Day 1 probably takes the longest because we look up information and fill in the sheet.  Days 2-4 are map practice.

As each week progresses we will add another country to the map.  Although we only spent a few minutes each day on it this week, it won't be too long before we are all scratching our heads wondering the location of such-and-such-a-country and 'hello!' half an hour will pass which is plenty long enough.

This is a far cry from any in-depth study, but this term is all about introducing subjects with as little information-overload as possible.  I don't have the same amount of time to spend on World Geography by BJU Press like I did with tama 1, but the kids will still benefit.

To go along with our geography studies, the plan is to cook or bake some kind of dish from as many countries as possible.  We have included this sort of thing in the past, and is one area we continue to enjoy as a family.

Tamāhine 1 pushes herself experimenting in Art.  We also got back into Meet the Masters.

This week we learned about Henri Matisse.  What an interesting character.  I loved the way he painted directly on to the walls in his old age - and what about the way he did cut-out art?  Go figure!

Tamāhine 1 will put some thought into her art piece over the weekend.  I'm looking forward to seeing what she creates.

I have finally taken steps to really ask others about IGCSE.  Oh my word!  Talk about trying to get my head around all of this!  No, seriously!  I'm feeling like a fish out of water.  I also touched base with Western Heights High School to ask what subjects we can sit at their kura and what they require from us.

Then I asked for advice over on the Cambridge Homeschooling NZ Facebook group - as you do - and I am gleaning from the wealth of information one member in particular has kindly been teaching me. I am more informed but still a long way off from feeling like I have it figured out, if I'm brutally honest.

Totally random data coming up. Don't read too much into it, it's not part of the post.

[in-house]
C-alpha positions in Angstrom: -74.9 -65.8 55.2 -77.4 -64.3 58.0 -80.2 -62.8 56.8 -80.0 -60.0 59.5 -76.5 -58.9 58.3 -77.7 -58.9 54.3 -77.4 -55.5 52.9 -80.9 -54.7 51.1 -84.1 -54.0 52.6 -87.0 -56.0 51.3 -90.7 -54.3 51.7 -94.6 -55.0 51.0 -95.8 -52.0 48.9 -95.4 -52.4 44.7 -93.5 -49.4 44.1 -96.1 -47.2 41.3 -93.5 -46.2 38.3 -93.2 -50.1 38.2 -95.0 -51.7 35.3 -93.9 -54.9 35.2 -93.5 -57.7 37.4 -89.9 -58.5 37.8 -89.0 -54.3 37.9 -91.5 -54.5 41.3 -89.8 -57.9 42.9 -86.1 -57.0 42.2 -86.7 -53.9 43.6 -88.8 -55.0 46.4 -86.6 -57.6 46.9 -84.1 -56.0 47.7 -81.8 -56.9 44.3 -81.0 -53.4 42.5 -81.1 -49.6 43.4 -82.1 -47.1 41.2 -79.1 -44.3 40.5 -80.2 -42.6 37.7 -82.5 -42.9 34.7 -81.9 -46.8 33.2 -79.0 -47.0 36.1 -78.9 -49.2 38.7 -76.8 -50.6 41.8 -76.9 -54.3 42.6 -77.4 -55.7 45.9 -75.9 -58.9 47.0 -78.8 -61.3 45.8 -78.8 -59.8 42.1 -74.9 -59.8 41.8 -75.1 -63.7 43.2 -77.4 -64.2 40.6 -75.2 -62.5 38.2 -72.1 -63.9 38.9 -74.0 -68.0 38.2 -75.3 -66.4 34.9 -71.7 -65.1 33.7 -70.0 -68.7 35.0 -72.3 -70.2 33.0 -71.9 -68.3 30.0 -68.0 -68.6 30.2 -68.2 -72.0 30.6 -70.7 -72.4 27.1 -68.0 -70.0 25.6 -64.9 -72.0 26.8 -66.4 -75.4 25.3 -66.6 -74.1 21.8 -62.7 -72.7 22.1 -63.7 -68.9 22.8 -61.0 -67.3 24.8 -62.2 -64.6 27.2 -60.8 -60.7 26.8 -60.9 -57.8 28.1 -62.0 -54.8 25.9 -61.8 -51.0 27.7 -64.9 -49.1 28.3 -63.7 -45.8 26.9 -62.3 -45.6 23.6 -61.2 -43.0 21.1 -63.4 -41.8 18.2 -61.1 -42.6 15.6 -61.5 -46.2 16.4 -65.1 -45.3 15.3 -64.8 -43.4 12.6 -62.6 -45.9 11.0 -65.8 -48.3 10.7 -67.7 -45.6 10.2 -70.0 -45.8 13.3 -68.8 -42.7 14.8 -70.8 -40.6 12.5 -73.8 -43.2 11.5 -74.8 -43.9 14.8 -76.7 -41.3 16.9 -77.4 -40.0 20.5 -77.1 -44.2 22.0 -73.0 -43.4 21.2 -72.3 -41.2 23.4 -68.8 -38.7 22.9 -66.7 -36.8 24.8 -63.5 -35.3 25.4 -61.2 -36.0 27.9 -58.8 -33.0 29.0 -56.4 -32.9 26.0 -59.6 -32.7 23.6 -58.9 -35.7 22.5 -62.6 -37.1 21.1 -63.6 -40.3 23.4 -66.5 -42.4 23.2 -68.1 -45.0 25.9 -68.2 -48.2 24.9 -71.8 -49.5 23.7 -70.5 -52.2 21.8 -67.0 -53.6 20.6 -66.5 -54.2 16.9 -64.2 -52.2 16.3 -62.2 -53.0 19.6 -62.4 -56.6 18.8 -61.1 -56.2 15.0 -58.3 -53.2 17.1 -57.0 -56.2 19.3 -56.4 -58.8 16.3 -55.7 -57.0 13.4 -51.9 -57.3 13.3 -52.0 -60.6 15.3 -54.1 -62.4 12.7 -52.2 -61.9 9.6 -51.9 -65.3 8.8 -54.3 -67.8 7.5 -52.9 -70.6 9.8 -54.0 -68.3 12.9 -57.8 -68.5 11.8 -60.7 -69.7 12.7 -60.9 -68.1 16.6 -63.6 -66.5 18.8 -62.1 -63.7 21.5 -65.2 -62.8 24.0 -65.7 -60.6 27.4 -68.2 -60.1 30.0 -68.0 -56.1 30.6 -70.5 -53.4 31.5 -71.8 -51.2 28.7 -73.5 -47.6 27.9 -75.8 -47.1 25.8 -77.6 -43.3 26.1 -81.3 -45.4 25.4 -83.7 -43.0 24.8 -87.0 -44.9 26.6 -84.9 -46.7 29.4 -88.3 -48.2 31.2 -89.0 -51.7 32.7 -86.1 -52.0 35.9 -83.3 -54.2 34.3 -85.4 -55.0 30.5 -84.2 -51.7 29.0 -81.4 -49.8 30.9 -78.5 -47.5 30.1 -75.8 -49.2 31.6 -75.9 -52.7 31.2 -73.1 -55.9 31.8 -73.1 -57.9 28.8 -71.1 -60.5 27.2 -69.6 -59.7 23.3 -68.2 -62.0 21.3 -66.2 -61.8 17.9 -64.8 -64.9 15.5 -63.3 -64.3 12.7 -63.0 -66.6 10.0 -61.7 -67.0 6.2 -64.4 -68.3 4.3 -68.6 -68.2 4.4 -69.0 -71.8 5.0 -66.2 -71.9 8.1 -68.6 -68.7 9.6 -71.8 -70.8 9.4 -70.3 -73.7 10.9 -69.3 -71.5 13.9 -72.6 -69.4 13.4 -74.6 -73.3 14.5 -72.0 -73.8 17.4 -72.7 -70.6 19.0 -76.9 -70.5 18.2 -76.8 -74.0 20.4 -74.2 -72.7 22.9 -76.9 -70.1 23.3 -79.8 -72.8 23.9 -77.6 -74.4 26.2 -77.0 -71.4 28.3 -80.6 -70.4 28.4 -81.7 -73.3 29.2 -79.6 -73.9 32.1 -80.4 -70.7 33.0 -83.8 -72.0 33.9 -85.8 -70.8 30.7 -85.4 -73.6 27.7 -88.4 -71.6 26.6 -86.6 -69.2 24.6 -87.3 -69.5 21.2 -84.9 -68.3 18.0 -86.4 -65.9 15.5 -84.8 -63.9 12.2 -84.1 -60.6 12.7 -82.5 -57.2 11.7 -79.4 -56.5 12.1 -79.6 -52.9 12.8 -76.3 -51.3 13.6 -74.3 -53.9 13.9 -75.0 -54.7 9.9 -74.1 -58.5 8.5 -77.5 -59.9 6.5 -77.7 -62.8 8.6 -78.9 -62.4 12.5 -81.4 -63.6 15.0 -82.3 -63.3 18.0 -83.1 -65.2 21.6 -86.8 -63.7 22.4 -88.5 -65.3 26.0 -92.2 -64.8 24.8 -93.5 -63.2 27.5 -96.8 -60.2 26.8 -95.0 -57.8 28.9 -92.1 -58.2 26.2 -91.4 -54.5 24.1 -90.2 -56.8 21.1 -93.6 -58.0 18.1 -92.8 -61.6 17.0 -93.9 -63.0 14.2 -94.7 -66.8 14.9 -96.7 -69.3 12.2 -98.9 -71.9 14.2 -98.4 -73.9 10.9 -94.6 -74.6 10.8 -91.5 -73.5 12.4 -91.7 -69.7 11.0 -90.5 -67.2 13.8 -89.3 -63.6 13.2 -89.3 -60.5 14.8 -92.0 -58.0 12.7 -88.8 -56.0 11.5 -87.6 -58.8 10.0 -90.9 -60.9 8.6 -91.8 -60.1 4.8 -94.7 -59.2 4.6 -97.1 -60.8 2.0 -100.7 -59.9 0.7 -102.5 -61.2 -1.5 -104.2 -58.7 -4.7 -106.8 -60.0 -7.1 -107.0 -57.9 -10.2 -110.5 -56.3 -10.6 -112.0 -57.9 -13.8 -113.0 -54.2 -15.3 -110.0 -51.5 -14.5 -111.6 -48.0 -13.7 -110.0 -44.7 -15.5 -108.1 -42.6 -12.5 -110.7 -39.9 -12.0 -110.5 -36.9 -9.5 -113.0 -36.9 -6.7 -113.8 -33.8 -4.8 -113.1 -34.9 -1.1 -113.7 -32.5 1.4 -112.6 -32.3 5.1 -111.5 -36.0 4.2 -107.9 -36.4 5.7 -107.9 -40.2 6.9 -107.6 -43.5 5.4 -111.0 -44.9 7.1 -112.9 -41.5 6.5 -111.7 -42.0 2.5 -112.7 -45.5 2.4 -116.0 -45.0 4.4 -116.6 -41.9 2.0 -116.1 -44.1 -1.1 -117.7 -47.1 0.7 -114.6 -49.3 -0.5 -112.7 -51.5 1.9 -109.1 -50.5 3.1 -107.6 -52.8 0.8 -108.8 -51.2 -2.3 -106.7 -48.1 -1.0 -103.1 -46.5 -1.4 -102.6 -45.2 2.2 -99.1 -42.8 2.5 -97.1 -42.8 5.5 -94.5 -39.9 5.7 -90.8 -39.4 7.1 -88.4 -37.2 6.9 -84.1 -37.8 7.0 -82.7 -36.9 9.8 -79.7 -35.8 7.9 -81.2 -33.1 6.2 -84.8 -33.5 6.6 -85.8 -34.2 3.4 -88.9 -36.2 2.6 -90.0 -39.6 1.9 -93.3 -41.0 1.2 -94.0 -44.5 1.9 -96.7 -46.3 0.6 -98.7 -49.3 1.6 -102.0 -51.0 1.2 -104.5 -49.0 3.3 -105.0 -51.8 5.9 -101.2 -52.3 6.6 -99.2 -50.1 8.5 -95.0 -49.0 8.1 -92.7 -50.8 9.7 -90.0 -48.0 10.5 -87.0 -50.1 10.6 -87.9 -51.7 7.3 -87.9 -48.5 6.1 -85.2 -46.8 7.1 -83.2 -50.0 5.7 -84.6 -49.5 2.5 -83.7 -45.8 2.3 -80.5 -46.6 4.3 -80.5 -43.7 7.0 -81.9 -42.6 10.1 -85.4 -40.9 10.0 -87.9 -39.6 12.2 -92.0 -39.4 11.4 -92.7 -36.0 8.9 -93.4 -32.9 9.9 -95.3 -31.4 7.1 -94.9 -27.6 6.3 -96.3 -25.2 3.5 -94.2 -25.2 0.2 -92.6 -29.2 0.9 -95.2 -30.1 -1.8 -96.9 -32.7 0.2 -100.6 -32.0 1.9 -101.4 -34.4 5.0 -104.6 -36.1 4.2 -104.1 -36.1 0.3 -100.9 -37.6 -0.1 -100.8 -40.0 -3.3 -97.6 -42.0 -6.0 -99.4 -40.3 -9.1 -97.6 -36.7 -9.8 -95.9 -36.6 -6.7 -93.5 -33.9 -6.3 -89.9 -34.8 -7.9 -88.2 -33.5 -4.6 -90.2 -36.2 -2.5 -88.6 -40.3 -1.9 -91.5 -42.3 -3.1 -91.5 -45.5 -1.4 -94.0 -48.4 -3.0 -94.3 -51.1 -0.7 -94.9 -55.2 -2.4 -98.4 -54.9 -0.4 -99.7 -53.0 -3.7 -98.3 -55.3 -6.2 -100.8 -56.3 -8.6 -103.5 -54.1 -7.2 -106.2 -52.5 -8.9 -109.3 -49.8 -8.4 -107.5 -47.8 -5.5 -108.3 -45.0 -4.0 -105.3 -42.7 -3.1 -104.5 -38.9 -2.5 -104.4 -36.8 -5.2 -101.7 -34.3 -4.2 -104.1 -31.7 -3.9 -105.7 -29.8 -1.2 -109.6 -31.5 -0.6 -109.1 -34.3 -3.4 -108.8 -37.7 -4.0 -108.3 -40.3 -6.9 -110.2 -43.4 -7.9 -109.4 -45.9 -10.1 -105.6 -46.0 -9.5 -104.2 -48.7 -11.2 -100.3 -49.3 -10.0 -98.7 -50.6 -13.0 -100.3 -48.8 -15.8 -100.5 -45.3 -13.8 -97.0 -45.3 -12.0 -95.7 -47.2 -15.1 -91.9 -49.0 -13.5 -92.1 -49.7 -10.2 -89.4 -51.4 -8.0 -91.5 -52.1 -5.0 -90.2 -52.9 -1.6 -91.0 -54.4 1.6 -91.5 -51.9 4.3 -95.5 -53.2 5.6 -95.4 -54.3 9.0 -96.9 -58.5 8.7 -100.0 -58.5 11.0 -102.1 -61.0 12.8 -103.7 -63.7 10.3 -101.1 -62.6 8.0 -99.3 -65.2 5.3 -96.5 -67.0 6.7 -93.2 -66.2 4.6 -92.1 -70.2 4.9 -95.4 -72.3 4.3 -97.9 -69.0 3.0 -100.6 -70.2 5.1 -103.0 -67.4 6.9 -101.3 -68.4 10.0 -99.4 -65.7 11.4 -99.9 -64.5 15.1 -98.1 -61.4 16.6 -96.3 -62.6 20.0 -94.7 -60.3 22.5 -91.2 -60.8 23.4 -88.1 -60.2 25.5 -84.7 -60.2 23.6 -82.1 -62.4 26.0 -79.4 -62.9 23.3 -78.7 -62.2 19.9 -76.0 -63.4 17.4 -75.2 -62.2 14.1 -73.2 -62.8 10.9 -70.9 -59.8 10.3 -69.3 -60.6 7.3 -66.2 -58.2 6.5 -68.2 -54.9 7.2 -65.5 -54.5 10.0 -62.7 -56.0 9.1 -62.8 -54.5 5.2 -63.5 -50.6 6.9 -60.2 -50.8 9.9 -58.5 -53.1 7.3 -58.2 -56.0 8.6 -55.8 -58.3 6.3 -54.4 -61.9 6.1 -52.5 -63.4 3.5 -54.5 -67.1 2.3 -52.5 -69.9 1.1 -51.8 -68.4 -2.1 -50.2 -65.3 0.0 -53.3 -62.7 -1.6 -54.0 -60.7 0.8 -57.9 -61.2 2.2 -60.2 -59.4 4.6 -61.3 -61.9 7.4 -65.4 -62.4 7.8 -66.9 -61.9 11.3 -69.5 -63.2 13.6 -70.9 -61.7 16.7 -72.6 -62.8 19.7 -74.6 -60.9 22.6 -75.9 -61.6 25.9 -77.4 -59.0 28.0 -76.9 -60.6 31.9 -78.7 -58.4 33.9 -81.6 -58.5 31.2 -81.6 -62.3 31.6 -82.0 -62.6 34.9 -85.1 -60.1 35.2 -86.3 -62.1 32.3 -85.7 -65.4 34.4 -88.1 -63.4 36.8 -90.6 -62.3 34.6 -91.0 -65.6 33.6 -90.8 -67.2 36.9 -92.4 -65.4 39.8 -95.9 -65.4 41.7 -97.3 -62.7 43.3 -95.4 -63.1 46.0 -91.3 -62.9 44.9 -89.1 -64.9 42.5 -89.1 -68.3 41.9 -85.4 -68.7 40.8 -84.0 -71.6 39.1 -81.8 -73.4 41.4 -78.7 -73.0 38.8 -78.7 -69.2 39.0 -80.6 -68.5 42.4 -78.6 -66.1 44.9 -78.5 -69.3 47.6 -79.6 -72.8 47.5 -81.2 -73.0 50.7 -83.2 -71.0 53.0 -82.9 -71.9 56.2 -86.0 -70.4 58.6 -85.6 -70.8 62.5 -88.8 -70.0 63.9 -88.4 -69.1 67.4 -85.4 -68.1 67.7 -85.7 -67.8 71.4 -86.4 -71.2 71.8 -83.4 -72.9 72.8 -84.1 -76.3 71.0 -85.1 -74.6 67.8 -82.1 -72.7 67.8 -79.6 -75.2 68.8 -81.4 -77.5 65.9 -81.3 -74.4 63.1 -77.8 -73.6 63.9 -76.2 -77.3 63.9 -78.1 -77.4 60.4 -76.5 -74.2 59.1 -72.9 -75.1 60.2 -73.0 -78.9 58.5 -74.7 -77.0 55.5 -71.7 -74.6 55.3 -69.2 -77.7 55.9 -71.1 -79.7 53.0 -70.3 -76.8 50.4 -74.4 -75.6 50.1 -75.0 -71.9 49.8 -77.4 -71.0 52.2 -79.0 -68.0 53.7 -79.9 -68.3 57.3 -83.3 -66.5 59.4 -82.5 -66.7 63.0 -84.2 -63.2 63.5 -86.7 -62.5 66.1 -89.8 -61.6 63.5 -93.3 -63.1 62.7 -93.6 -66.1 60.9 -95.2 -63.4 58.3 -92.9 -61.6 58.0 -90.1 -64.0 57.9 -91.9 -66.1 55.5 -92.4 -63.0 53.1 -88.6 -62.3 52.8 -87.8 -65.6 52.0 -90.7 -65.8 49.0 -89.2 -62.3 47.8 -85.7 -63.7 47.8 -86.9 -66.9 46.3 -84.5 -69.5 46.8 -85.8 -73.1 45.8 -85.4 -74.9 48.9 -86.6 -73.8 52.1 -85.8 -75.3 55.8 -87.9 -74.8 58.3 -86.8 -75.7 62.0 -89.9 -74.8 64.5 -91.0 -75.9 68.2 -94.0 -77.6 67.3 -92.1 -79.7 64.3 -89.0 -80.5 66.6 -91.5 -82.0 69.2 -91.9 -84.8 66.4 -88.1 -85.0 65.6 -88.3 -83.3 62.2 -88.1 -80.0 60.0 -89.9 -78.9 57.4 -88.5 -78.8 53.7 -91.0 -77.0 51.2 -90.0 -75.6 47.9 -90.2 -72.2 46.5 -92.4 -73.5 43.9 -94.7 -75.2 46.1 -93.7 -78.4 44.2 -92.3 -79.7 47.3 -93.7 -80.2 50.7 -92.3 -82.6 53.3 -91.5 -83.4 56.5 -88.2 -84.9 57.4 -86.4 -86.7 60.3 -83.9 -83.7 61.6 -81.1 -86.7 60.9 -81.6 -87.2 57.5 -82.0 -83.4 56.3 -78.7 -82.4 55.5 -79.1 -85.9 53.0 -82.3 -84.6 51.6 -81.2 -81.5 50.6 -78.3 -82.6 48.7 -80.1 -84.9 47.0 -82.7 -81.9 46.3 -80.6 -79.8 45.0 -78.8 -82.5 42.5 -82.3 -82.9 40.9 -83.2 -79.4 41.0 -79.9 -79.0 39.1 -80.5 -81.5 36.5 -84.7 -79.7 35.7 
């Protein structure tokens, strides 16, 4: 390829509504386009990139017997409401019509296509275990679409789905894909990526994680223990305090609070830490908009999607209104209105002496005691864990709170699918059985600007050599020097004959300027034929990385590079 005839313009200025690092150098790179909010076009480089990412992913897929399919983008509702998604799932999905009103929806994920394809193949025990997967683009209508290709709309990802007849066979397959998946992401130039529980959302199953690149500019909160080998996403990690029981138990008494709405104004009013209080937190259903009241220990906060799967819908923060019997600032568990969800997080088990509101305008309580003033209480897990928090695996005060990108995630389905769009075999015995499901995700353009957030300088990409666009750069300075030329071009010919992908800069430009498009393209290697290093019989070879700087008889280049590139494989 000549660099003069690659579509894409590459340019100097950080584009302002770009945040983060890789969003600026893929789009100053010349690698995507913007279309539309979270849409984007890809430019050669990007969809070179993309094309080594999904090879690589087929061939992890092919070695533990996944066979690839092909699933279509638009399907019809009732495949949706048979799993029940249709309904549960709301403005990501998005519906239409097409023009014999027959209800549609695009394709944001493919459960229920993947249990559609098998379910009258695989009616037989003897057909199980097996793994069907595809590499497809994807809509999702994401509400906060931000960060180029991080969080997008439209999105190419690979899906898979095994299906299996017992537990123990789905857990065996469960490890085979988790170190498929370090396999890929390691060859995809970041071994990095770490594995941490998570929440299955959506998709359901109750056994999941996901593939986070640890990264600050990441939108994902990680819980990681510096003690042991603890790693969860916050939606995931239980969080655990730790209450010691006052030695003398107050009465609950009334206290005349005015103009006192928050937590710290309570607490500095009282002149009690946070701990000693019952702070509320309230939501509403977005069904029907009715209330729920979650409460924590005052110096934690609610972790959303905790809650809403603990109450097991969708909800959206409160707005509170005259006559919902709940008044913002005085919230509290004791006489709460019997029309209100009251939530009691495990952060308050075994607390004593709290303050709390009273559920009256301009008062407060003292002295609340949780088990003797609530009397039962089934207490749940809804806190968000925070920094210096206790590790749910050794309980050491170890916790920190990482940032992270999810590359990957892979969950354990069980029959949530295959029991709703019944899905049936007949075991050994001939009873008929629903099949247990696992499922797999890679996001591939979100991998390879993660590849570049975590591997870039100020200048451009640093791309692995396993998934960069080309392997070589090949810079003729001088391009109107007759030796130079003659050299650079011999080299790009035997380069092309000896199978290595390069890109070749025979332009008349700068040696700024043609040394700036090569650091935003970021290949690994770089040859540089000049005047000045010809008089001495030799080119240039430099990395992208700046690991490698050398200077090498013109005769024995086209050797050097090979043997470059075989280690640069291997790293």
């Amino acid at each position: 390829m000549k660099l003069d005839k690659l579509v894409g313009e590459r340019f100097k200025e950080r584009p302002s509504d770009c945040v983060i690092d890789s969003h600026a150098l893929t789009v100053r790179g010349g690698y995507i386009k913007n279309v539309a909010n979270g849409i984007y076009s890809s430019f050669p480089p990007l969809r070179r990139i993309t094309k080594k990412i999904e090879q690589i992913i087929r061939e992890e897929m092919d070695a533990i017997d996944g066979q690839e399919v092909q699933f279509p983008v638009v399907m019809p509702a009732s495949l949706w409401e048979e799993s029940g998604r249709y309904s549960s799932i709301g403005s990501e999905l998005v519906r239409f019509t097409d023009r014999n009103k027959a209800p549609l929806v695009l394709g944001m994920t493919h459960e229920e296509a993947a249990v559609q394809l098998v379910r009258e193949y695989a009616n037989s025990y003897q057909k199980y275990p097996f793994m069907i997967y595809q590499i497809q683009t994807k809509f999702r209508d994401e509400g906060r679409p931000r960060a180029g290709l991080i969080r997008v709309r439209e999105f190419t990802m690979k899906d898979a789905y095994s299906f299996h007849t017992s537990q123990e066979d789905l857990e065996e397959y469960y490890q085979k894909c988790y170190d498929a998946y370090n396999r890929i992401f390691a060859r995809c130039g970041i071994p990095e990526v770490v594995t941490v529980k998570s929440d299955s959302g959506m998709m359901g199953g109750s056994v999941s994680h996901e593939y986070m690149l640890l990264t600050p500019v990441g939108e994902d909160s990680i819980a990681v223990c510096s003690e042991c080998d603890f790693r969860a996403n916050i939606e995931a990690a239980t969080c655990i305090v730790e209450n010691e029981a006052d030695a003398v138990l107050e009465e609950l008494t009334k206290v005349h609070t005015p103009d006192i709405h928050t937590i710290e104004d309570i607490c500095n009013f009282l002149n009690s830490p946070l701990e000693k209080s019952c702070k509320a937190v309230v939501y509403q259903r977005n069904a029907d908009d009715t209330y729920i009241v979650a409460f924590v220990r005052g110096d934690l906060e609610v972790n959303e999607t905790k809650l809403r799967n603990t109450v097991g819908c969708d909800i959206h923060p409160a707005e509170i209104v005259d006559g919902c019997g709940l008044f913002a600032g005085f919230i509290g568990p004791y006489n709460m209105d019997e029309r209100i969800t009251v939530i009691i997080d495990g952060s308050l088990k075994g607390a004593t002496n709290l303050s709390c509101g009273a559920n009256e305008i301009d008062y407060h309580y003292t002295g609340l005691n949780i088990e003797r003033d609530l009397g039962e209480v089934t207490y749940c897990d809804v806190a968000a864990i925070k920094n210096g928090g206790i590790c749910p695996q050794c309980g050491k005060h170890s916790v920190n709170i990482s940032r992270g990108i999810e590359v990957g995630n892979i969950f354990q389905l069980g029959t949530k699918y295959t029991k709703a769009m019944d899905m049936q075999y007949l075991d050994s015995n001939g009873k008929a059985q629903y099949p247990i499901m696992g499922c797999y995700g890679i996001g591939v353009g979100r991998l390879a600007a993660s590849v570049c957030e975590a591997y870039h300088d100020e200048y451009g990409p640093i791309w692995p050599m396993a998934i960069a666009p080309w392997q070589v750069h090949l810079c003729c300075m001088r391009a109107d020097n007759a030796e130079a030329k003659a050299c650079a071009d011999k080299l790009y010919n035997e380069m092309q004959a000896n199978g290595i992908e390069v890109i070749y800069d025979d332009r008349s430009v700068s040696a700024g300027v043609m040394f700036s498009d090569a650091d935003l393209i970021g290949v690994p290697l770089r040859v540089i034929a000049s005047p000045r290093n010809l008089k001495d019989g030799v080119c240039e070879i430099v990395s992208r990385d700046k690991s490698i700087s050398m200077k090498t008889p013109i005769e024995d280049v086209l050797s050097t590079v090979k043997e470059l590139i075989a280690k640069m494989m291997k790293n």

Definitely kicking myself for not digging deeper when I first looked into IGCSE over two years ago!!! Gulp!!!  Don't you just hate that?!

In the meantime, tama 1 is working diligently in Latin, Physical Science, English, Art etc.  I'm leaning towards trying him with Business Studies, History, Coordinated Sciences (that's what the lady from WHHS told me it's called) and some form of English.  I'm not sure which paper to look at for English.  If I'm correct, there's a couple of different English papers to choose from, so I have yet to figure that out.  I'm fumbling my way through CIE, as well as trying to figure out which books I'm meant to get.

What are we doing for PE?  Well, while it's still summer, we have swimming, cricket, the new trampoline and of course TKD.  As for myself I started getting back into a little bit of jogging.  When I say little, I really mean little.  I only ran 12 kms this week.  I cut myself a little bit of slack because every week I hand mow, but I don't have a fancy pedometer to gauge my distance.  It takes me just under two hours to mow, so I know I have a good workout.  Just a pity I don't know how far I've walked.

I'll have to scroll back up to see if I mentioned History.  Did I mention History?


Well, it doesn't matter anyway because we haven't actually started.  I know I mentioned we'll be doing IEW Medieval History-Based Writing to coincide with our SOTW. The kids will be keen to do some more hands-on activities.  Those are always fun, huh?

Hopefully I'll add photos from some of the science experiments we're doing next time.  It's very late and I've spent a lot longer than I expected in writing up this post!

Please note:  Any links I have added in this post are not affiliated at all.

Thanks for dropping by
ka kite ano